Lands & Surveys addressing wrongful demarcation of Amerindian lands
Challenged by an imperfect system and competing laws, the Guyana Lands and Surveys Commission (GL&SC) is trying to address several issues affecting the Amerindian Land Titling process, including updating outdated maps and correcting inaccurate demarcations.
In 2006, the Amerindian Village of Santa Rosa was demarcated by the GL&SC, however, residents firmly contend that the boundaries established are incorrect.
Twelve years later, the issue is still to be addressed and Sharon Atkinson, an advocate, blasted the Commission at day three of the ongoing National Toshaos Conference (NTC) over this situation.
“We’ve been waiting and we’re tired of waiting on seeing our different but similar land issues being addressed by the GL&SC. I think we’ve reached the limit. Extreme patience we’ve exercised in having these issues resolved,” she expressed.
Other Amerindian villages face similar issues with their boundaries not being accurately reflected. Over in Orealla, Region Six, the Toshao has complained of the Guyana Forestry Commission (GFC) using maps which do not reflect the true boundaries of the village.
But the Lands and Surveys Secretariat Manager Durwin Humphrey told reporters that many of the issues arise from a flawed system inclusive of poor investigations and competing laws.
“We have an amalgamation of the Amerindian Act 2006 and a reference made to the State Lands Act under which title is granted and together with that, we have references to Acts like the Surveys Special Provisions Act which creates some issues as it relates to the demarcation of lands prior to the issuance of a title,” Humphrey stated.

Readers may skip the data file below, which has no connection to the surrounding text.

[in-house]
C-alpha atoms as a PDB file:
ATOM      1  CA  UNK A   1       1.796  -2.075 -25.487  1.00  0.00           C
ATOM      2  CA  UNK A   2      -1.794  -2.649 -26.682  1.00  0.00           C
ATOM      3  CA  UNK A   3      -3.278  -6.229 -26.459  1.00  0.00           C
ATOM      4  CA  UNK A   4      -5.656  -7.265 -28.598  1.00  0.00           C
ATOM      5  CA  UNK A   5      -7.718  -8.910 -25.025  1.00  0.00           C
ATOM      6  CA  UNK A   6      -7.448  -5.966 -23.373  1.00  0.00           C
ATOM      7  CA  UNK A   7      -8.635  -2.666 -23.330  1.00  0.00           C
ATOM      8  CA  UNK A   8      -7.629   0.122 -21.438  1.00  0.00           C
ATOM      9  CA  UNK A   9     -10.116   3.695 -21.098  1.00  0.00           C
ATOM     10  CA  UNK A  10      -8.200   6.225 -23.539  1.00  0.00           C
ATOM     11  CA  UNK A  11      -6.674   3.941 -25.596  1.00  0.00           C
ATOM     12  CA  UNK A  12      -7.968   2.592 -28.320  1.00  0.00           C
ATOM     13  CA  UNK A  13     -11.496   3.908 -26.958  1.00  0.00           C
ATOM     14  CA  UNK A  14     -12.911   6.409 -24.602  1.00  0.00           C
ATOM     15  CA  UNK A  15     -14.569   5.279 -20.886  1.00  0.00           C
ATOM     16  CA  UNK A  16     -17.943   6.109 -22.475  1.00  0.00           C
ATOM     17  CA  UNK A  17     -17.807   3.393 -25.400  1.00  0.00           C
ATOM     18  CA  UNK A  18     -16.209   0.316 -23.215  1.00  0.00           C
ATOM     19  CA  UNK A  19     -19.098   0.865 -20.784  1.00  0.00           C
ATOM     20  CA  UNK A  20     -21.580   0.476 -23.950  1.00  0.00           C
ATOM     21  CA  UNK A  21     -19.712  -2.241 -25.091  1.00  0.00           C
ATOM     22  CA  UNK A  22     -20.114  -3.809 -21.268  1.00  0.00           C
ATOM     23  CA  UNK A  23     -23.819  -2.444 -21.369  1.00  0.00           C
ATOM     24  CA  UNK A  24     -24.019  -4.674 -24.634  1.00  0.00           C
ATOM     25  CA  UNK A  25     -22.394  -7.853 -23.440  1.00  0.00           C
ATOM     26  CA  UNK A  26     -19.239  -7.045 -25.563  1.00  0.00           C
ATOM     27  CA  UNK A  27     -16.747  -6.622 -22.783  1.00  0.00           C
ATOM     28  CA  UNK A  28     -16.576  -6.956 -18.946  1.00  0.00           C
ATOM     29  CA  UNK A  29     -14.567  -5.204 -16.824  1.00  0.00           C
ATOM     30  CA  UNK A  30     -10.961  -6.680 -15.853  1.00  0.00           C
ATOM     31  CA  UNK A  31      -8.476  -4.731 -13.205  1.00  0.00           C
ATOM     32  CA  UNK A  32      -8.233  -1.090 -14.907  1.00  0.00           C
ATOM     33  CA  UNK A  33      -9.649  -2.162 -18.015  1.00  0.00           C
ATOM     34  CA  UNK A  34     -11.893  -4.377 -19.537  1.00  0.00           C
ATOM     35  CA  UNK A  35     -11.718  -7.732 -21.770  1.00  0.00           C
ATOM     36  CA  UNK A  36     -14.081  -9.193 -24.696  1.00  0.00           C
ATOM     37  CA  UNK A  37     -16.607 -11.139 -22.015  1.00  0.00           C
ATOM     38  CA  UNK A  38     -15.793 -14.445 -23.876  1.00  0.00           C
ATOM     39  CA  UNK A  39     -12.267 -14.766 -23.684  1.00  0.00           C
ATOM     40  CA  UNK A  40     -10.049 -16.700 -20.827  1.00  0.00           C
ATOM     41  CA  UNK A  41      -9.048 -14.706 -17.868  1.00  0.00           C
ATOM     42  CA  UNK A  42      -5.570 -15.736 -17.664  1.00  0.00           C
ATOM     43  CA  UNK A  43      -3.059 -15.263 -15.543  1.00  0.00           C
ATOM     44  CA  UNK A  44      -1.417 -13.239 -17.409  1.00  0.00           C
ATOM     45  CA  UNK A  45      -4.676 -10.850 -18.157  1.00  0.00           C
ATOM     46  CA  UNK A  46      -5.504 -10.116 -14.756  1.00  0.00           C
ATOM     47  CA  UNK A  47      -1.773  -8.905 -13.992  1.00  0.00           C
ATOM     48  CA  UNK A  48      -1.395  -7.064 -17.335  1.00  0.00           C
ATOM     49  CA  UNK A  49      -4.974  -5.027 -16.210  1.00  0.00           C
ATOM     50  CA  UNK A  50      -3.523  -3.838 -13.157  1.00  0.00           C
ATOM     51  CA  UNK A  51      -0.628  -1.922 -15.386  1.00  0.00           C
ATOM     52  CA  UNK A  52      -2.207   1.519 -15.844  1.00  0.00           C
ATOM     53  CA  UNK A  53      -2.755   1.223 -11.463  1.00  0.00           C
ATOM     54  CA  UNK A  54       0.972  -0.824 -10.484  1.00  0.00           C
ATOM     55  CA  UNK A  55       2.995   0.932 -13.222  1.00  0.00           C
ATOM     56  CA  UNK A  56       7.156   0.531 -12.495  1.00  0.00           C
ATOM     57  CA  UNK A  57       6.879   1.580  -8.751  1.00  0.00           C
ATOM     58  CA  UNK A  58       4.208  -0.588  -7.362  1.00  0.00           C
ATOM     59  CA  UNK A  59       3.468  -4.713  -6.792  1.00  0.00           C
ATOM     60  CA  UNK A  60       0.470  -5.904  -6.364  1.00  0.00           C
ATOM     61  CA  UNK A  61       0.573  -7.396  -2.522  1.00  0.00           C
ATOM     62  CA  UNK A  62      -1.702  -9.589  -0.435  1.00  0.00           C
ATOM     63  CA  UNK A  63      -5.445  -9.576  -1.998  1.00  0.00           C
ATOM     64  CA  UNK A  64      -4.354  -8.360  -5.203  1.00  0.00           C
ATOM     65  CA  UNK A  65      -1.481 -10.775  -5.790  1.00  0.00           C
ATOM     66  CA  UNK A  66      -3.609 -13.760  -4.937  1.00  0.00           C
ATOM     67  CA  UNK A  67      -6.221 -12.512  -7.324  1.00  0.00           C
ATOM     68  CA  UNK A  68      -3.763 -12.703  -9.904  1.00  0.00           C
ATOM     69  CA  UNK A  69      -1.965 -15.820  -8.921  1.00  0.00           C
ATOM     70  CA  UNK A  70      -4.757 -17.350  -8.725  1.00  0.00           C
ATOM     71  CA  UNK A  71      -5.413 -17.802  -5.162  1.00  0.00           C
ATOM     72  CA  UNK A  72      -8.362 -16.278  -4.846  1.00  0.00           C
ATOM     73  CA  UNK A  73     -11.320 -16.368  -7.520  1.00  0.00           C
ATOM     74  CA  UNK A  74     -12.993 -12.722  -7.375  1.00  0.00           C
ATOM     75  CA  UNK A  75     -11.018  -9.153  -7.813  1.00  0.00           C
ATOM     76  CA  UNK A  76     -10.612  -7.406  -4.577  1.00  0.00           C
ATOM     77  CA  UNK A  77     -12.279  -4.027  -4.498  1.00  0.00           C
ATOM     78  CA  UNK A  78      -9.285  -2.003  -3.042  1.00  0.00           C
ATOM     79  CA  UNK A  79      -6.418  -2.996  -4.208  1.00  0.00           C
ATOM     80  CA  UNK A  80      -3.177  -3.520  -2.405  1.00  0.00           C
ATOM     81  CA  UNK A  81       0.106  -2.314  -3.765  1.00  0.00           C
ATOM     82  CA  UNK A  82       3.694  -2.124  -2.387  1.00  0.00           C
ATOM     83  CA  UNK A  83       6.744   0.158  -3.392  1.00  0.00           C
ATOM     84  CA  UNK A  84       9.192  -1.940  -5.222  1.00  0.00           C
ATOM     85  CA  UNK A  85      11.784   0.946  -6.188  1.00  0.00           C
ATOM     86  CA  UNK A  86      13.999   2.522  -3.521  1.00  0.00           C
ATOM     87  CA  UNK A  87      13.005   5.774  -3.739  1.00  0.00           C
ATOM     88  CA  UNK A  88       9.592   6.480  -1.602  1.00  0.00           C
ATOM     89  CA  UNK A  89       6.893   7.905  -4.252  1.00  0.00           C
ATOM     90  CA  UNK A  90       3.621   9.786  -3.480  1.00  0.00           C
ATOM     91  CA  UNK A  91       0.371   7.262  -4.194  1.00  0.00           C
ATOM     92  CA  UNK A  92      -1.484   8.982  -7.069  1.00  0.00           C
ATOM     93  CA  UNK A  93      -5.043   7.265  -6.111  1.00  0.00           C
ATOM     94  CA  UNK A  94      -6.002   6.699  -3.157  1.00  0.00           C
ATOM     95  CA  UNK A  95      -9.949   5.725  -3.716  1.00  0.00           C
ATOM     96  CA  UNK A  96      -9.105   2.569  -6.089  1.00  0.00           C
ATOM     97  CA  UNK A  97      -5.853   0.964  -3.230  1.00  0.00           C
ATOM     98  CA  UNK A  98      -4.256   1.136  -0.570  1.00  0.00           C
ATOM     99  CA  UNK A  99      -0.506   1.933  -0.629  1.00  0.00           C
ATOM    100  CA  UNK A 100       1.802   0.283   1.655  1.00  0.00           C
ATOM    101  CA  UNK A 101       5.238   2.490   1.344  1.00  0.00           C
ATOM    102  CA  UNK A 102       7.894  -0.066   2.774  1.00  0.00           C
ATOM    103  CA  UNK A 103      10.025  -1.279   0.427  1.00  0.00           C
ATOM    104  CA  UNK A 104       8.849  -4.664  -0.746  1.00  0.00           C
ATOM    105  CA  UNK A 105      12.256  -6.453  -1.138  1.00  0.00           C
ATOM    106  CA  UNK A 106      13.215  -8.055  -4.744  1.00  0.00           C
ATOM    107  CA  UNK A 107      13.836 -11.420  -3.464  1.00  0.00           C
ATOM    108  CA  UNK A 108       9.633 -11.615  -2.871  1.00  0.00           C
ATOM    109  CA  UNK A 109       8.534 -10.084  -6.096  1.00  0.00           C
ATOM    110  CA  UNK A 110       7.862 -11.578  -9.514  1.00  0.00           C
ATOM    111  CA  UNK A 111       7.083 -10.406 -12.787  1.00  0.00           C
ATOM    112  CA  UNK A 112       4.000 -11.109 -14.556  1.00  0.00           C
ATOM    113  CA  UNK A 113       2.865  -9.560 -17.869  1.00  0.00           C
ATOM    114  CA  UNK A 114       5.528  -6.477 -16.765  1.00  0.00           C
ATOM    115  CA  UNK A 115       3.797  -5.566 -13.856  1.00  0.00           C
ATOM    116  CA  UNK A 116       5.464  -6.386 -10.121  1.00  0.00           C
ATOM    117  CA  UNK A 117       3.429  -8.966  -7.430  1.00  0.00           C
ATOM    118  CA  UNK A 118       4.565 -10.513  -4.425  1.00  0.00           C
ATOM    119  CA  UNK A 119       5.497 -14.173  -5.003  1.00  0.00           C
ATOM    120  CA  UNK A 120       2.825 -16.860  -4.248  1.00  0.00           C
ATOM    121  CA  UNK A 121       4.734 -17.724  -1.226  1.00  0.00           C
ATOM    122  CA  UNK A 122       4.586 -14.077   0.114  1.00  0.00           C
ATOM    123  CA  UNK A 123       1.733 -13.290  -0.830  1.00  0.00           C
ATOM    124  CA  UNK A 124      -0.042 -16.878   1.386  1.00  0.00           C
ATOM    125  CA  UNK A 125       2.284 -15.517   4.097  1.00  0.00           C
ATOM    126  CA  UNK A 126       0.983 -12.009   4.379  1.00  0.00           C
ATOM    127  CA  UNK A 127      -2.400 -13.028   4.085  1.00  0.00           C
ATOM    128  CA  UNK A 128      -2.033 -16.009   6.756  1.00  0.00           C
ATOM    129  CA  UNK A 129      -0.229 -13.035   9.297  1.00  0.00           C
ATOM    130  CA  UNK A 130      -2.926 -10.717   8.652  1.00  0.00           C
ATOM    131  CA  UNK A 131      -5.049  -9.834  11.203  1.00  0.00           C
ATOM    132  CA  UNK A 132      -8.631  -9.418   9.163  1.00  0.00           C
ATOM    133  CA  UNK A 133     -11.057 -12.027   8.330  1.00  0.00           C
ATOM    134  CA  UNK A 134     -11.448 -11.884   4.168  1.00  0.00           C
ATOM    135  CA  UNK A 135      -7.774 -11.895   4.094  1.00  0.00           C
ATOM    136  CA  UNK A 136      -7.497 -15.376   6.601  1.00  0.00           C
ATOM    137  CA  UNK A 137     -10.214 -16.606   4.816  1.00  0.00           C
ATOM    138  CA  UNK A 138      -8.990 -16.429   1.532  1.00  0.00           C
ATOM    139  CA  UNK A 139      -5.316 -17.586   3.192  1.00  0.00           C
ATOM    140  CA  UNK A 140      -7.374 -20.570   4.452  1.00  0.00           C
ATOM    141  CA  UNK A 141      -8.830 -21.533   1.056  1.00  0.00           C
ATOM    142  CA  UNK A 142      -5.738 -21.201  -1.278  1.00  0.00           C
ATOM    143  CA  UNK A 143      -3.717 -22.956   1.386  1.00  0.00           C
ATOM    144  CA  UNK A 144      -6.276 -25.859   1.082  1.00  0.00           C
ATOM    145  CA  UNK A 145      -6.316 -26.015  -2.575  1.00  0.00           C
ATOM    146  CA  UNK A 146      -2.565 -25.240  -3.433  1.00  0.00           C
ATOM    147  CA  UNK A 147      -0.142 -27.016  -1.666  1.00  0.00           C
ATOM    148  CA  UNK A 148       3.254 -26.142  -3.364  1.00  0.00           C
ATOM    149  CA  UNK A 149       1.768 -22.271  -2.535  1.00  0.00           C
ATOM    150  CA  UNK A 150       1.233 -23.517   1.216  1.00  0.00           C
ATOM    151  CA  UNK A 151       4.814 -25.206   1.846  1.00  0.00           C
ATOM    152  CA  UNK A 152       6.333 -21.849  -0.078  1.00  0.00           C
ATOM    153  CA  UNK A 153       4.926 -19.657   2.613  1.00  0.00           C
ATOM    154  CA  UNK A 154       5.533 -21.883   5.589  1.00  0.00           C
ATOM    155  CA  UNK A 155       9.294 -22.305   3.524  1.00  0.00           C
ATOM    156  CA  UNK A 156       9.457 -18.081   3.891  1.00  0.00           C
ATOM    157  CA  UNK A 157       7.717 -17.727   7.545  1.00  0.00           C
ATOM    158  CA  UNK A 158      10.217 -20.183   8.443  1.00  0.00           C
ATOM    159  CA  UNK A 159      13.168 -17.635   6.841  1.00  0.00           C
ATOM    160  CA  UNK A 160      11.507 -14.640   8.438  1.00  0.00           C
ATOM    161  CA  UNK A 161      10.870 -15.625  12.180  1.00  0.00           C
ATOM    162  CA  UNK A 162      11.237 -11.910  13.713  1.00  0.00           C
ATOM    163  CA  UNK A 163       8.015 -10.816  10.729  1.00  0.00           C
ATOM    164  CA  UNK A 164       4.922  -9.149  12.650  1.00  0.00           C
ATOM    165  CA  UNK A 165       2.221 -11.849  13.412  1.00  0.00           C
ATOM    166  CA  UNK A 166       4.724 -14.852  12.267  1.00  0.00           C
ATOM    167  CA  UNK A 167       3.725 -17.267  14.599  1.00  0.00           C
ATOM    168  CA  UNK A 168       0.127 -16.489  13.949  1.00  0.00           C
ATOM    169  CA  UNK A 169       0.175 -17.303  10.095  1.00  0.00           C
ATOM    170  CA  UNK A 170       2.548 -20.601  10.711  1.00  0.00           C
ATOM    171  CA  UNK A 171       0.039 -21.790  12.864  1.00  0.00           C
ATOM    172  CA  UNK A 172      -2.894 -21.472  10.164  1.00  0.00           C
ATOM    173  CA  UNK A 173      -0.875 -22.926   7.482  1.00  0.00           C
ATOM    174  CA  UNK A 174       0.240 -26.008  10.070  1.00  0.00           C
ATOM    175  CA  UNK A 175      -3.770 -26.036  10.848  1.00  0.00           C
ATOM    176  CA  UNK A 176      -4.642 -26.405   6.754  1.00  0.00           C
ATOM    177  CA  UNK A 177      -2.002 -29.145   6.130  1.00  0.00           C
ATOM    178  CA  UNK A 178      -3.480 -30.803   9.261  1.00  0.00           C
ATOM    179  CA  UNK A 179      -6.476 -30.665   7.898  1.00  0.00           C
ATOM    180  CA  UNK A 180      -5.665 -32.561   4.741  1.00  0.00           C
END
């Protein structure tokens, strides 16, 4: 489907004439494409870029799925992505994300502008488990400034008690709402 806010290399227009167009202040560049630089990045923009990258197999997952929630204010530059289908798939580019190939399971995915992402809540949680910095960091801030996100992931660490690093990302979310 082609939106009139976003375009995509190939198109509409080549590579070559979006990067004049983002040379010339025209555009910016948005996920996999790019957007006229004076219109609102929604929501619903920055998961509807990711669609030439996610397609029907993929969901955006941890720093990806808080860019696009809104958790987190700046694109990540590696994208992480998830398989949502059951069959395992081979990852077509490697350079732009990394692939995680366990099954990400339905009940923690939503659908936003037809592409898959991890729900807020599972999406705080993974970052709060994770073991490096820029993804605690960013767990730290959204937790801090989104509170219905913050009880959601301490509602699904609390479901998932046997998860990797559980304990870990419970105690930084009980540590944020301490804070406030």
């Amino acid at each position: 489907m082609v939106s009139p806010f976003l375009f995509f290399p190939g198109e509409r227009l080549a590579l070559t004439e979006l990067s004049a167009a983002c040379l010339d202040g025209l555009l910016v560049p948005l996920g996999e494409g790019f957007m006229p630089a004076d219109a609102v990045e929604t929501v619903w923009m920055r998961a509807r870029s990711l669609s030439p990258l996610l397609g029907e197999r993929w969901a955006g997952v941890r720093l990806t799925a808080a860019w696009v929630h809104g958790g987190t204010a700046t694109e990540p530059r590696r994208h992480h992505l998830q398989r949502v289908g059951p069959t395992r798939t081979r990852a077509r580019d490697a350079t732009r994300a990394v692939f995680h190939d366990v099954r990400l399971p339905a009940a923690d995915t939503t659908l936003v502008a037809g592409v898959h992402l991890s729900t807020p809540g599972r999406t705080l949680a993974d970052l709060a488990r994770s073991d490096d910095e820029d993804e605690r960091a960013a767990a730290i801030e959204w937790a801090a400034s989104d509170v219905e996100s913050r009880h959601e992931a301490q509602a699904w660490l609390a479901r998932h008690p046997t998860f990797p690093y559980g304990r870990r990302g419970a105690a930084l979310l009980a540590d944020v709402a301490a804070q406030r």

The manager noted that in some cases, proper investigations were not conducted.
He said fixing the underlying problem would require years of reforms. “We are starting where we can start with a review of the legislation.”
The Manager noted however that the Lands Commission of Inquiry, which has been criticized by the NTC and subsequently put on hold, could have resolved some of the problems.
Nonetheless, he said the Commission will be working with some villages to address the issue of wrongful demarcation.
He said the Commission will be releasing to the public the names of the villages and the timeframes in which the entity hopes to have the issues resolved.